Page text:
Despite substantial variation in genome size, all viruses remain unconditionally dependent upon the cellular protein synthesis machinery to translate viral mRNAs. The tools we developed allowed us to unbiasedly explore how viruses manipulate host translation and how this regulation is embedded in the cellular circuitry. We showed that the response to HCMV infection is dominated by extensive transcriptional changes, but that there is also diverse and dynamic translational regulation. Furthermore by integrating our translation measurements with measurements of protein abundance we comprehensively identified host proteins that may be degraded during HCMV infection, implying biological importance (Tirosh et al. PLoS Pathogens, 2015). This unbiased analysis led us to reveal a novel antiviral activity of ROCK kinase during HCMV infection (Eliyahu et al., J. Virol 2019). Moreover we developed an approach that allows systematic identification of cis-regulatory elements in mRNAs by identifying local changes in mRNA secondary structure. Utilizing this strategy we uncovered dozens of regions that control host mRNA translation and stability during infection (Mizrahi et al. Mol Cell, 2018). Finally, we discovered a central role of m6A RNA modification as a negative regulator of type I interferon response, offering a potential unifying model for interpreting the plethora of phenotypes associated with m6A modification and propagation of diverse viruses (Winkler et al., Nature Immunology, 2019).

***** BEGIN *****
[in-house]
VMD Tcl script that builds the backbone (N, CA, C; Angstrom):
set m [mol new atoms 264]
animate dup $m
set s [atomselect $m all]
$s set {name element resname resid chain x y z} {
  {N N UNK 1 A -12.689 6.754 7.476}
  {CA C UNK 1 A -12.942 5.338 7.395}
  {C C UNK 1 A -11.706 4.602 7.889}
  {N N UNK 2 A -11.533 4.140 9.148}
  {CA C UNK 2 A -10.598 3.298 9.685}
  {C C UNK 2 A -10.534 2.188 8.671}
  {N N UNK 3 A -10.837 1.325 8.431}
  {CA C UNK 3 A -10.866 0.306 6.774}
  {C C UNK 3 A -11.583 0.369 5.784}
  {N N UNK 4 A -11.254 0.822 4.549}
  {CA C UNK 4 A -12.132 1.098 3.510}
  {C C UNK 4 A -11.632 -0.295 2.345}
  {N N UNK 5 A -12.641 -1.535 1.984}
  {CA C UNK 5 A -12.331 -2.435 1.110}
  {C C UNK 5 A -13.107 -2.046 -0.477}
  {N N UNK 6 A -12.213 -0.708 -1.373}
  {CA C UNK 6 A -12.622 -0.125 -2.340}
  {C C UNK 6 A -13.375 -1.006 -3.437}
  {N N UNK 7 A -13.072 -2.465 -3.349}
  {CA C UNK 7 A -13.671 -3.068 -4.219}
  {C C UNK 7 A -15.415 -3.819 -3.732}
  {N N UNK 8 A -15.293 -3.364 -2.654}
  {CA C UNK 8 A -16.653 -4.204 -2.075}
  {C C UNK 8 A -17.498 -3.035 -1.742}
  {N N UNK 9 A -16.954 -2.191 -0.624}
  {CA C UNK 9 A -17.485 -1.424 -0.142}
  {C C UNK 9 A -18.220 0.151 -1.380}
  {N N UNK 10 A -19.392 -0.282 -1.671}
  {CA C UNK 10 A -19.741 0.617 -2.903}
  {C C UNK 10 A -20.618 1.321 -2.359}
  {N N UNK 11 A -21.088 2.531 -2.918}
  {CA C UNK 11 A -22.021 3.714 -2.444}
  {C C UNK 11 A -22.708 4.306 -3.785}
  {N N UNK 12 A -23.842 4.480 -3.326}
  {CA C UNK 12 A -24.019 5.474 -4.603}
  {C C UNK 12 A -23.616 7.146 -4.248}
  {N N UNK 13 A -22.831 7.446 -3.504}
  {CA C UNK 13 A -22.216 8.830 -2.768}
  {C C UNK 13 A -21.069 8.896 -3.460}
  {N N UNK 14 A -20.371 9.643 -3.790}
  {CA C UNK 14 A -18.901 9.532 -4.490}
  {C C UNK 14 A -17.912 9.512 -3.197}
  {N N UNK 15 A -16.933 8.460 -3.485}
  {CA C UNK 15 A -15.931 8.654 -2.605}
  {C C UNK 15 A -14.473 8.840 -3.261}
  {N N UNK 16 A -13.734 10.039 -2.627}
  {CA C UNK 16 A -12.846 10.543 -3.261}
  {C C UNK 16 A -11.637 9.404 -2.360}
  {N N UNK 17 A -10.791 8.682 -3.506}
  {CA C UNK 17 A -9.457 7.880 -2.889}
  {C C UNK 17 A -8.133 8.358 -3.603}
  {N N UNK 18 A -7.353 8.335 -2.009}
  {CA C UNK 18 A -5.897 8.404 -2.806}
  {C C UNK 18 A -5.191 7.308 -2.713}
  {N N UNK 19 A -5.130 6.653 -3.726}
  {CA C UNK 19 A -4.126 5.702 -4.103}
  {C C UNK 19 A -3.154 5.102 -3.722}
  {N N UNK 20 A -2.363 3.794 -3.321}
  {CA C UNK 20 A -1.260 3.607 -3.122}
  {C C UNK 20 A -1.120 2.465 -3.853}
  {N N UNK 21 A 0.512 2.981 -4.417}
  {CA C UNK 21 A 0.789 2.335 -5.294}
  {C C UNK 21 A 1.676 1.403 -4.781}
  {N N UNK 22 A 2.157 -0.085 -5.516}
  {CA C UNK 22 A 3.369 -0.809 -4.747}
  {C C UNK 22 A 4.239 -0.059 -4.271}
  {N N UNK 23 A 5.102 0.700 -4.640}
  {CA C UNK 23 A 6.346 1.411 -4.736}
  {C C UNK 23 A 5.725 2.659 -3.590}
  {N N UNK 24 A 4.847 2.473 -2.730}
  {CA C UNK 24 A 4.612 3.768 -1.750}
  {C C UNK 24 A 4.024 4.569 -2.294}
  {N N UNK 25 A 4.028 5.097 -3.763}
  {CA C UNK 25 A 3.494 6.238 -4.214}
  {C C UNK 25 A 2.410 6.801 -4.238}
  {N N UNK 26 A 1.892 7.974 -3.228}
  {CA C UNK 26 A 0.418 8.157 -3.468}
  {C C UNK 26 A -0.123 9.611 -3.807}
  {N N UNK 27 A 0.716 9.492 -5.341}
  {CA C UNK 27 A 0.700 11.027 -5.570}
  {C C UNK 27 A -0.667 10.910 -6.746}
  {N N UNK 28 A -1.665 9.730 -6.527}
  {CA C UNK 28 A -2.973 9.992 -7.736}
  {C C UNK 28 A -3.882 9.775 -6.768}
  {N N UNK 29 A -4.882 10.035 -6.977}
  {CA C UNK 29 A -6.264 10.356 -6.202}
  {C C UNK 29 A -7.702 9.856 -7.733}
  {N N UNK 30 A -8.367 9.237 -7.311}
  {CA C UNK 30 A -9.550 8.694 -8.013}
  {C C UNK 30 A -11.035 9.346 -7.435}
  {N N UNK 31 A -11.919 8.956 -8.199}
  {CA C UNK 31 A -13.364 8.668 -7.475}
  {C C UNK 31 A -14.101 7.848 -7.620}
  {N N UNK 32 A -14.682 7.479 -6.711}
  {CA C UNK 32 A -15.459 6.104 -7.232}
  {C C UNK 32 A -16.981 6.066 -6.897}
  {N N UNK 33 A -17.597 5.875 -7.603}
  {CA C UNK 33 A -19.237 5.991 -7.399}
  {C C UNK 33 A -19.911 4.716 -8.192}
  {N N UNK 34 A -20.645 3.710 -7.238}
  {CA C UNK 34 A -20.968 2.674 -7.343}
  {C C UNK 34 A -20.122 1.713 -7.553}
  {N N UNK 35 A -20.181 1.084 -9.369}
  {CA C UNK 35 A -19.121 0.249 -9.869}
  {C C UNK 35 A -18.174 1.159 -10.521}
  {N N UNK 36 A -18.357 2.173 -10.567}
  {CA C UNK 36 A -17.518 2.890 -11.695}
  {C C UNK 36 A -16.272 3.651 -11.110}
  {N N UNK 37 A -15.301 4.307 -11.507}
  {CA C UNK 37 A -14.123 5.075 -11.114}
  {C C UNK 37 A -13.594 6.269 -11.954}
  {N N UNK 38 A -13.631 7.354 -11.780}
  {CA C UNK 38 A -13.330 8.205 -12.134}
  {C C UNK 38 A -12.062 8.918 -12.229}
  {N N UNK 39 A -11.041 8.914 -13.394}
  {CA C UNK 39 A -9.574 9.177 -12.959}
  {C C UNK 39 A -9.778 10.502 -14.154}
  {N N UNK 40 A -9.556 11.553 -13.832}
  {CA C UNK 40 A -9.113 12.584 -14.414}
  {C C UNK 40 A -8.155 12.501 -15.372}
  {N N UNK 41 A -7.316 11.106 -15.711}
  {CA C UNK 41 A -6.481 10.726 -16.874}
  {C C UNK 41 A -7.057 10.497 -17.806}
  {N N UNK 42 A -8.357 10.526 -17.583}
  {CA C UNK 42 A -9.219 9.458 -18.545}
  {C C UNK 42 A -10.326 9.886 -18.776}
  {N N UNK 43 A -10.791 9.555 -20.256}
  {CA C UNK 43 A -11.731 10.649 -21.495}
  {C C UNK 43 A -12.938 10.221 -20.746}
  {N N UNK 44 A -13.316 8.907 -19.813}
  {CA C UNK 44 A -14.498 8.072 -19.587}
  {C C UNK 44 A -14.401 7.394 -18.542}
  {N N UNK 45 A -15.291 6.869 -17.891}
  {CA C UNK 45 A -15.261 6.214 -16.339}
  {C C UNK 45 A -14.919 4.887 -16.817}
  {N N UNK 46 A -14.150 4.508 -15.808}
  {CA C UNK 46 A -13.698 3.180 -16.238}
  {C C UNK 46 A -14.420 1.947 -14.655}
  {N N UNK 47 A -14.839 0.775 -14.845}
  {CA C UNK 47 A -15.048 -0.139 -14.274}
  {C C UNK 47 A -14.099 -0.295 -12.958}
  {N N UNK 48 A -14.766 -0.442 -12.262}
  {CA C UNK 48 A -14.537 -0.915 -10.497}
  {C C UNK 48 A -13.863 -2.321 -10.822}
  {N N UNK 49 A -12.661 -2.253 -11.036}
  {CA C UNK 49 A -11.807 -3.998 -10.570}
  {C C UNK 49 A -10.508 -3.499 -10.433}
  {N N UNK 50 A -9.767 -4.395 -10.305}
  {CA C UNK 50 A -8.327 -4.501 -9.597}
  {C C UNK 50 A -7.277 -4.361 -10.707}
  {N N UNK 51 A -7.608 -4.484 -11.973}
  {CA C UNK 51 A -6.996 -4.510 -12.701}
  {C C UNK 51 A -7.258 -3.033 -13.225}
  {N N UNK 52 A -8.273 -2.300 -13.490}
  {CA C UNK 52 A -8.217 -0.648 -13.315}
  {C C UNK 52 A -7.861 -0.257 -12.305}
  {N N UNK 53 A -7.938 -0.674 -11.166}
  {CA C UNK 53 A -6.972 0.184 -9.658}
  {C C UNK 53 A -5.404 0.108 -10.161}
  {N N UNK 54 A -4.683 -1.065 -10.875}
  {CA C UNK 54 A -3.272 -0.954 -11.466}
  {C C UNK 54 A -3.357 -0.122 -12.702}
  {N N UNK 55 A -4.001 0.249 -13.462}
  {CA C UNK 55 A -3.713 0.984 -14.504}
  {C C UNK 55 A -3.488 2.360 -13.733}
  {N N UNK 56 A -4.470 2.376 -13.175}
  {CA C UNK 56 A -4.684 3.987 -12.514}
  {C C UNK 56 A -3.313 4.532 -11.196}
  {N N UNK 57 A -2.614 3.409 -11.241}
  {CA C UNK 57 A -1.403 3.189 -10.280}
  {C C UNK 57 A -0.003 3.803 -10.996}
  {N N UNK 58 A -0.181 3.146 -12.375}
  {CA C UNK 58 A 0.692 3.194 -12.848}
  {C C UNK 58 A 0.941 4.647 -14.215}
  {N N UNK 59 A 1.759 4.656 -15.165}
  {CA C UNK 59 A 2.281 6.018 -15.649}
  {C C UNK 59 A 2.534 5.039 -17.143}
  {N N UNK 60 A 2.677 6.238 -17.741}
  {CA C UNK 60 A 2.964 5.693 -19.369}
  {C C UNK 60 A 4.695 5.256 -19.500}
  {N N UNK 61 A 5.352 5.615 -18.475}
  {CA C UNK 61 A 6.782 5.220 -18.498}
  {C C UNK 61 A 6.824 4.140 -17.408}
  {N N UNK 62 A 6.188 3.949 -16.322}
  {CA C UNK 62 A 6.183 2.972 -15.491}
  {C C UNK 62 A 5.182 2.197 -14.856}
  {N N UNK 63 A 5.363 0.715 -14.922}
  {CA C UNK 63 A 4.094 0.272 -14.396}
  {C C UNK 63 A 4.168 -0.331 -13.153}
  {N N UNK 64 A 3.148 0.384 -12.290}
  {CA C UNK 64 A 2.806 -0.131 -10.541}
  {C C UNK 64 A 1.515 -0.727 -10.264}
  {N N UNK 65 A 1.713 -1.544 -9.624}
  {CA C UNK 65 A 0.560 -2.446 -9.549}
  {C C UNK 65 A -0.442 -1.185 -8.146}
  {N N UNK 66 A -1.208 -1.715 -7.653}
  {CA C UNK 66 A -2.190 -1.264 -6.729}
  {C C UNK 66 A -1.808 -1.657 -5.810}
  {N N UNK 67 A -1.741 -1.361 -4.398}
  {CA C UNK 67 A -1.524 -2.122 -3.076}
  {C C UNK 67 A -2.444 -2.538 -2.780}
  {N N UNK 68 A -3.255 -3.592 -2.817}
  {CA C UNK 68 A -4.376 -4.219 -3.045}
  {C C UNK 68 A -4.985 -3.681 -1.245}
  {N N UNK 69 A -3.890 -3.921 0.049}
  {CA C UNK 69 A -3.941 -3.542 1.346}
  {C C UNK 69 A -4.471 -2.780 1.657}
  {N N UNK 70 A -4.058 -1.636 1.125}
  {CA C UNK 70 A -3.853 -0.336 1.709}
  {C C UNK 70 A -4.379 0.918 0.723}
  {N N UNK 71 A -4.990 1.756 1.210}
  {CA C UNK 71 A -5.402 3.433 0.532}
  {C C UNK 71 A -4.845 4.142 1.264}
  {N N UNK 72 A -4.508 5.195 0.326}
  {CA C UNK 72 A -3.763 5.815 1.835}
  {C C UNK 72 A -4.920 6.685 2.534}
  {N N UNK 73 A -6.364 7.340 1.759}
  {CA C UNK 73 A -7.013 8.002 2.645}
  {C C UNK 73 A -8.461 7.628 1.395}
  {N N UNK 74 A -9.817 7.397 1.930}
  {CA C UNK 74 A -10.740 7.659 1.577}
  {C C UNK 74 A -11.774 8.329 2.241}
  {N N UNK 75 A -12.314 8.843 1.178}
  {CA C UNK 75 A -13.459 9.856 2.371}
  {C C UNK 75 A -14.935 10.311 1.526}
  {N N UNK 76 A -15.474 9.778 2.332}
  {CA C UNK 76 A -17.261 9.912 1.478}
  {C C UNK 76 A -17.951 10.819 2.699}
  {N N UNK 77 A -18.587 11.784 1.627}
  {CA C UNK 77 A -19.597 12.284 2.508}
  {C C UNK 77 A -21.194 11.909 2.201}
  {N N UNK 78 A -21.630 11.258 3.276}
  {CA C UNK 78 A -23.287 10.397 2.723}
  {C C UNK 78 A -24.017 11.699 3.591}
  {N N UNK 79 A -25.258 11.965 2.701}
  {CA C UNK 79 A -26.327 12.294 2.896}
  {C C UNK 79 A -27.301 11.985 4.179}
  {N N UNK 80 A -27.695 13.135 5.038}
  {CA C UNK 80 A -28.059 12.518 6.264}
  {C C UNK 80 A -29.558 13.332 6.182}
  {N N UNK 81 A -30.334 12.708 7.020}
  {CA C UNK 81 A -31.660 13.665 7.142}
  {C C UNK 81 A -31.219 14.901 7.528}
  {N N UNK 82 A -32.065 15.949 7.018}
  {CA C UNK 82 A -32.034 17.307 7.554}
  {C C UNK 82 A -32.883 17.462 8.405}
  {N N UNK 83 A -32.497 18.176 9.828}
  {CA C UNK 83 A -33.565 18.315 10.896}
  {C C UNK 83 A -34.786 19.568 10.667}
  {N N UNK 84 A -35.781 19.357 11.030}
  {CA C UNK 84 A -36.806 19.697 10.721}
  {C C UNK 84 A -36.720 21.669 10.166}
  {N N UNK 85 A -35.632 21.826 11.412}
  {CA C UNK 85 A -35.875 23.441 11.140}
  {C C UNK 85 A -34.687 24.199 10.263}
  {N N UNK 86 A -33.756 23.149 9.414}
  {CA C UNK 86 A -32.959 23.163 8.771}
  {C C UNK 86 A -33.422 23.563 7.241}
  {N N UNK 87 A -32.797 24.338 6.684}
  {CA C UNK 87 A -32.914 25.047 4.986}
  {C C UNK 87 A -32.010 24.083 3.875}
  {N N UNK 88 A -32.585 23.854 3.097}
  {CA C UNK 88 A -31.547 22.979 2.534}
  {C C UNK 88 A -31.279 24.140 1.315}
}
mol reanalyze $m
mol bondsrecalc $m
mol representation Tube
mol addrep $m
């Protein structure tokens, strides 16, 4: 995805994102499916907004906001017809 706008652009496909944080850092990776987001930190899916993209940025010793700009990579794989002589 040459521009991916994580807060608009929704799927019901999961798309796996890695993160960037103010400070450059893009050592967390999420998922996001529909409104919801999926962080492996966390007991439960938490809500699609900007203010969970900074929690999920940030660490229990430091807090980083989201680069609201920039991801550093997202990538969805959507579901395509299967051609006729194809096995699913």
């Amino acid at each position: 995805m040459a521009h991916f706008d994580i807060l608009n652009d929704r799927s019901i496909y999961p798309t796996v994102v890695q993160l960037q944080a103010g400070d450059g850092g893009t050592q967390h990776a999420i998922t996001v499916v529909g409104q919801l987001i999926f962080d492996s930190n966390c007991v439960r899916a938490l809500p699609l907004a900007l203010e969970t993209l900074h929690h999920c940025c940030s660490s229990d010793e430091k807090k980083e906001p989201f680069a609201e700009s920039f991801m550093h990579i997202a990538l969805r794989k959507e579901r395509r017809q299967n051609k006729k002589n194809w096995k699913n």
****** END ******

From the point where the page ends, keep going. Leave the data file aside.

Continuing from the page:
Although reactivation from latency causes serious disease in immunocompromised individuals, our molecular understanding of latency and ability to detect latent cells are still very limited. We utilized the power of single-cell RNA-seq (scRNA-seq) to unbiasedly examine the viral transcriptome in latency and made the ground-breaking observation that in latency there are mostly quantitative but not qualitative changes in viral gene expression (Shnayder et al. mBio, 2018). Furthermore, by exploiting the ability of scRNA-seq to tackle heterogeneity in infection level, we characterized specific changes that occur in cellular gene expression during latency. This analysis revealed that regardless of the differentiation state of the infected cells, HCMV latency drives cells towards an anergic-like monocyte state (Shnayder et al., eLife 2020).